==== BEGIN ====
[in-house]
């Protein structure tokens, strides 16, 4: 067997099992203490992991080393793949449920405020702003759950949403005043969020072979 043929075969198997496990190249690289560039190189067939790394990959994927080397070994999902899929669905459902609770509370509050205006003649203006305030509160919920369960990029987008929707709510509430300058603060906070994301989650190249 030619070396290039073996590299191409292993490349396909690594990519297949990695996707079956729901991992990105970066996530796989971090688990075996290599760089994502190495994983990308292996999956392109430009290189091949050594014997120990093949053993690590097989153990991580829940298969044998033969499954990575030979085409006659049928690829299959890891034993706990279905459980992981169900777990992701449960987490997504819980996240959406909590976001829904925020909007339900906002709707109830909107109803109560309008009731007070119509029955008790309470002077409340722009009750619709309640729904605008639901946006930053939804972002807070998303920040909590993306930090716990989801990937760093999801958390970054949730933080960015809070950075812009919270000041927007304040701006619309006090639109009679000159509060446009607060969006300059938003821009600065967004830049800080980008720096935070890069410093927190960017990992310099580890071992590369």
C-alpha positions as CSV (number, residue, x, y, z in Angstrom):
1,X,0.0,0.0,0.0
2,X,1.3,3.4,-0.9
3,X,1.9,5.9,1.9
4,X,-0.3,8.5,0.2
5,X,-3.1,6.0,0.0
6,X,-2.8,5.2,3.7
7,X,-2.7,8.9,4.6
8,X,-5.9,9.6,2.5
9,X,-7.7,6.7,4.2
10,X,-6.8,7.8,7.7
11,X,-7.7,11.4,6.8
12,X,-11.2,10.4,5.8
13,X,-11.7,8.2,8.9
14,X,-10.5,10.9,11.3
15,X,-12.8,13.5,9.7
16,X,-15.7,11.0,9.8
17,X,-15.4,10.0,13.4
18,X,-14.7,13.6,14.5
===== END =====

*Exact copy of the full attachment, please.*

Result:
[in-house]
């Protein structure tokens, strides 16, 4: 067997099992203490992991080393793949449920405020702003759950949403005043969020072979 043929075969198997496990190249690289560039190189067939790394990959994927080397070994999902899929669905459902609770509370509050205006003649203006305030509160919920369960990029987008929707709510509430300058603060906070994301989650190249 030619070396290039073996590299191409292993490349396909690594990519297949990695996707079956729901991992990105970066996530796989971090688990075996290599760089994502190495994983990308292996999956392109430009290189091949050594014997120990093949053993690590097989153990991580829940298969044998033969499954990575030979085409006659049928690829299959890891034993706990279905459980992981169900777990992701449960987490997504819980996240959406909590976001829904925020909007339900906002709707109830909107109803109560309008009731007070119509029955008790309470002077409340722009009750619709309640729904605008639901946006930053939804972002807070998303920040909590993306930090716990989801990937760093999801958390970054949730933080960015809070950075812009919270000041927007304040701006619309006090639109009679000159509060446009607060969006300059938003821009600065967004830049800080980008720096935070890069410093927190960017990992310099580890071992590369």
C-alpha positions as CSV (number, residue, x, y, z in Angstrom):
1,X,0.0,0.0,0.0
2,X,1.3,3.4,-0.9
3,X,1.9,5.9,1.9
4,X,-0.3,8.5,0.2
5,X,-3.1,6.0,0.0
6,X,-2.8,5.2,3.7
7,X,-2.7,8.9,4.6
8,X,-5.9,9.6,2.5
9,X,-7.7,6.7,4.2
10,X,-6.8,7.8,7.7
11,X,-7.7,11.4,6.8
12,X,-11.2,10.4,5.8
13,X,-11.7,8.2,8.9
14,X,-10.5,10.9,11.3
15,X,-12.8,13.5,9.7
16,X,-15.7,11.0,9.8
17,X,-15.4,10.0,13.4
18,X,-14.7,13.6,14.5